since Pursh collected it in Southampton County.”
Bladen County, N.C. is probably the most northern known location of Litsea at present. [NOTE by Carol Ann McCormick,
NCU, 2007: Litsea aestivalis
has since been documented in Brunswick, Carteret, Cumberland, Hoke, New Hanover, Onslow and Wayne Counties, NC.]
Carya laciniosa (Michx.) Loud. – Guilford Co.,
summer and fall, 1953, along the swamp of South Buffalo Creek, near
Greensboro. This hickory was reported from Beaver Swamp, Guilford Co., by
E.H. Hall, September 10, 1931. No other locations east of the mountains are
known except Cameron Park, Hillsboro, Orange Co., N.C., where H.R. Totten collected specimens from two trees in 1947. He
thinks that these two trees may be of the original planting made before the
Civil War. [NOTE by Carol Ann McCormick, NCU, 2007: Carya
laciniosa has since been documented from
Bertie County, NC (NCU Accession # 567864; Peet
#6863; July 2002) and Halifax County, NC (NCU Accession #550830; Peet #6792 and Lynch s.n.;
Cornus alternifolia L.f. – I have made collections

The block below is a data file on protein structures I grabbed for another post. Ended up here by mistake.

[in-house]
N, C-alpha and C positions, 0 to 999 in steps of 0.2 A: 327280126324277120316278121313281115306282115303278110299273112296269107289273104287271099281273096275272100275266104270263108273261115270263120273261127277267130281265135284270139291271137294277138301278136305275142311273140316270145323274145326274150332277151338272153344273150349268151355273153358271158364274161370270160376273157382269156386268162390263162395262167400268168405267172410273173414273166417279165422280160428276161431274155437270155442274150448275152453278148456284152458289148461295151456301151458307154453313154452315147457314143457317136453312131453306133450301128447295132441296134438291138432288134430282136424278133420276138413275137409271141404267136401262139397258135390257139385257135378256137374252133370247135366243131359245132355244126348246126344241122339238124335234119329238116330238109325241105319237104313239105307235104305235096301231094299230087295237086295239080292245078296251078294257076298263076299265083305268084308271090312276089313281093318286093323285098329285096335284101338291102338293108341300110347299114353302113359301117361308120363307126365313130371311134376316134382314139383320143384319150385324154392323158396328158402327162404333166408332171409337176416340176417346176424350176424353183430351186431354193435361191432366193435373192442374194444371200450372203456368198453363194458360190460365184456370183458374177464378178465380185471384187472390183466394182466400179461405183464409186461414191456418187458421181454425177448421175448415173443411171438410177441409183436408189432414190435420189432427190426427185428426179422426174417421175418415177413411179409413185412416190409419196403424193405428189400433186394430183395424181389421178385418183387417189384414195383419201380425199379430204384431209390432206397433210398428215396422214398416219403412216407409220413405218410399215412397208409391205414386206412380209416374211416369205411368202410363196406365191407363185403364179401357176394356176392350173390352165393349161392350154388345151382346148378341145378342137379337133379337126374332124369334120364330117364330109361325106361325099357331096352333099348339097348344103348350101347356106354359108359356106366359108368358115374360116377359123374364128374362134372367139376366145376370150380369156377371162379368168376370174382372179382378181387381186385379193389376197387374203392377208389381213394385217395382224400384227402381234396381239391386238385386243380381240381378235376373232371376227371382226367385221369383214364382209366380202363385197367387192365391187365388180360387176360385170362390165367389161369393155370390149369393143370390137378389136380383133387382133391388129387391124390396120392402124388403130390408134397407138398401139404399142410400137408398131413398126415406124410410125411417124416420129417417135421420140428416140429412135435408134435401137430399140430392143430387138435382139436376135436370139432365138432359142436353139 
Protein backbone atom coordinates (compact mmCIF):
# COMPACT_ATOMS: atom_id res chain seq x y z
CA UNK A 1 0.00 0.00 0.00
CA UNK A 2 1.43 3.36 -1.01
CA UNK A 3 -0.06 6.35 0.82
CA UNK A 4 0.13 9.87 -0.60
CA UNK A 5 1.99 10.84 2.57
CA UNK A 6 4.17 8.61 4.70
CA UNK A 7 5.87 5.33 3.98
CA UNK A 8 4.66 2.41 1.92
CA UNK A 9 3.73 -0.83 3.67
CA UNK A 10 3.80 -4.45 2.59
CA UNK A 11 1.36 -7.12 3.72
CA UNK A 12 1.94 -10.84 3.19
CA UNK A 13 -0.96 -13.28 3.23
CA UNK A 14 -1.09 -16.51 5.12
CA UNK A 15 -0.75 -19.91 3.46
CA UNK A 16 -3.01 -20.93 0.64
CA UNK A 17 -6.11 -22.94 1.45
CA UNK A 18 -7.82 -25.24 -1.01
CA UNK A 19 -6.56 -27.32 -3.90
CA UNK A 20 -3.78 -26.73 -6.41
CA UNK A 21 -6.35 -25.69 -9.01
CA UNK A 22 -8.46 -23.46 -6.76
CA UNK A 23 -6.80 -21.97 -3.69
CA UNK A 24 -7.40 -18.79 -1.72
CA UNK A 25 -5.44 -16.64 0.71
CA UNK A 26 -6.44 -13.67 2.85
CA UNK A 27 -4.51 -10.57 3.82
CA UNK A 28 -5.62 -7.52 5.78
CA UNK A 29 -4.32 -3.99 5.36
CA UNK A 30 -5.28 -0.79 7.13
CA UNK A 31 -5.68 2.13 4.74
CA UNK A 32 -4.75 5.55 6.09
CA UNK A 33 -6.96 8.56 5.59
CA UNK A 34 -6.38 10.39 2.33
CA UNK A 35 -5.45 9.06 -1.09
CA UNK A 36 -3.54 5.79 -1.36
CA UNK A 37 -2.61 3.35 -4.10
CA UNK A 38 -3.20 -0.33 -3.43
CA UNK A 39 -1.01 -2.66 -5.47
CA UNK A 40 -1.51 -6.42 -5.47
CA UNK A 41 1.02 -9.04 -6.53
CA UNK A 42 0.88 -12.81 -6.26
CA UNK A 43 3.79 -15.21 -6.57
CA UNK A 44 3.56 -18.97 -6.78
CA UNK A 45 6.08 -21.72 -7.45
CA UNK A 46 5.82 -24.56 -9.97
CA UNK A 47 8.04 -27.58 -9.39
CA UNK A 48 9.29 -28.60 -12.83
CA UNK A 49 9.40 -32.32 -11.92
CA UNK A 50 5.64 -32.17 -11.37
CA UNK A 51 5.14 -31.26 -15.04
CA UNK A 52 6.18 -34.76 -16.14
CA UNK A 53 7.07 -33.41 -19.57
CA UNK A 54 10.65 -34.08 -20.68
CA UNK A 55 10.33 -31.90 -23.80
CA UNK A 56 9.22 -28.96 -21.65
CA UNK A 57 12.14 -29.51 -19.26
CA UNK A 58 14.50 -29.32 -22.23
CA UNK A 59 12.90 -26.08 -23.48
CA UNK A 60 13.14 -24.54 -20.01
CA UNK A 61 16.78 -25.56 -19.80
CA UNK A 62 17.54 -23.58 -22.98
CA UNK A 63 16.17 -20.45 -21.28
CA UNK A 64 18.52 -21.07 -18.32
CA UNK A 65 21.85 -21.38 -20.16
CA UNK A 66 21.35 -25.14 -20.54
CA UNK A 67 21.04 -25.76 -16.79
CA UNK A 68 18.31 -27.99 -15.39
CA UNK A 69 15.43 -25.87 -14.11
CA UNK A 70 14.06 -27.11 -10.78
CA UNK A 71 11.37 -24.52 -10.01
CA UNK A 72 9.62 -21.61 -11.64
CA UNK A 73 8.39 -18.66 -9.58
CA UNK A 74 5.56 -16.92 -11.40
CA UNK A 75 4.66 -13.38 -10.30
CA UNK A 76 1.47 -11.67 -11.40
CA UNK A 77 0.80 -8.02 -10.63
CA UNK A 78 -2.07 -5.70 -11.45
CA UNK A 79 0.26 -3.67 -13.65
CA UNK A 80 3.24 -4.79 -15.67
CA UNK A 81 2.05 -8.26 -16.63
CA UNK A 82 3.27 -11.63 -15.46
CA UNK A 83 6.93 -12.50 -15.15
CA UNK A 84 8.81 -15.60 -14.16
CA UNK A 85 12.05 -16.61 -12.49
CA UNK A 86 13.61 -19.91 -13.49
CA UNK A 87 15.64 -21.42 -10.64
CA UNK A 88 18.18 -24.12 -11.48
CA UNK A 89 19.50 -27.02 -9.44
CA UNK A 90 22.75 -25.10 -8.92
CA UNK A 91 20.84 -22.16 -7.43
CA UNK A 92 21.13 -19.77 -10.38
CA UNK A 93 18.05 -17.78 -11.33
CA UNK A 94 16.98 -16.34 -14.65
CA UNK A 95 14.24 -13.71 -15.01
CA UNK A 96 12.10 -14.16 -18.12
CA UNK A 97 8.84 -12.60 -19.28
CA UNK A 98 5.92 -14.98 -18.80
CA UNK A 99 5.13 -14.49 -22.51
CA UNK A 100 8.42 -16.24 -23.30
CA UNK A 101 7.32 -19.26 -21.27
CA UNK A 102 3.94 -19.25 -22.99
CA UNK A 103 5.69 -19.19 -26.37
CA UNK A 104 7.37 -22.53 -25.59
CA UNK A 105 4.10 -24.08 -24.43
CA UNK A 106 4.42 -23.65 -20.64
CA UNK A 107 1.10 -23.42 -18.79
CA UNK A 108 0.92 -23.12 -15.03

as follows: Alamance Co., at the junction of two streams about two miles
northeast of Kimesville, Aug. 15, 1953; Randolph
Co., at the foot of the north slope of Carraway
Mountain, April 11, 1954; Guilford Co., along a stream in the eastern section
of the county near the Alamance County line, May 2, 1954. The University of N.C.
Herbarium [NCU] has specimens of this species from Crabtree Recreational Park
in Wake County, collected by others, from probably the most eastern known
location of the species in the states.
Pyrola rotundifolia var. americana
(Sweet) Fern. – Guilford Co., just east of Jamestown, under pines on a
north-facing slope, on land once in cultivation, March 7, 1954; same county,
along Reedy Fork Creek, about two miles east of Summerfield, under hardwoods,
on a north-facing slope, April 15, 1954; Rockingham Co., about 10 miles south
of Madison, under hardwoods, on a north-facing slope, April 15, 1954. In the
Piedmont of North Carolina I also know of two locations in Randolph County,
on the Smithwin Farm, near Liberty; and the
Herbarium of the University of North Carolina has specimens from Orange
County (Howells Spring, Chapel Hill, J.N. Couch, June 26, 1920; Tenney’s Meadow, Chapel Hill, W. C. Coker, 1939); and
from Durham County (H.L. Blomquist and D. D. Correll, May 8, 1938).
Melvin (left) and Spicer Williams (right) at Litsea
aestivalis site in Bladen County, NC in 1953.
Image courtesy of Sandra Melvin Gray.
Information for this webpage compiled by Carol Ann McCormick,
Quotes in text are by Sandra Melvin Gray, daughter of L.D. Melvin.
Ken Moore of the North Carolina Botanical Garden, and Bob McKay,
nephew of L.D. Melvin, provided information, with additional information
obtained from Ancestry.com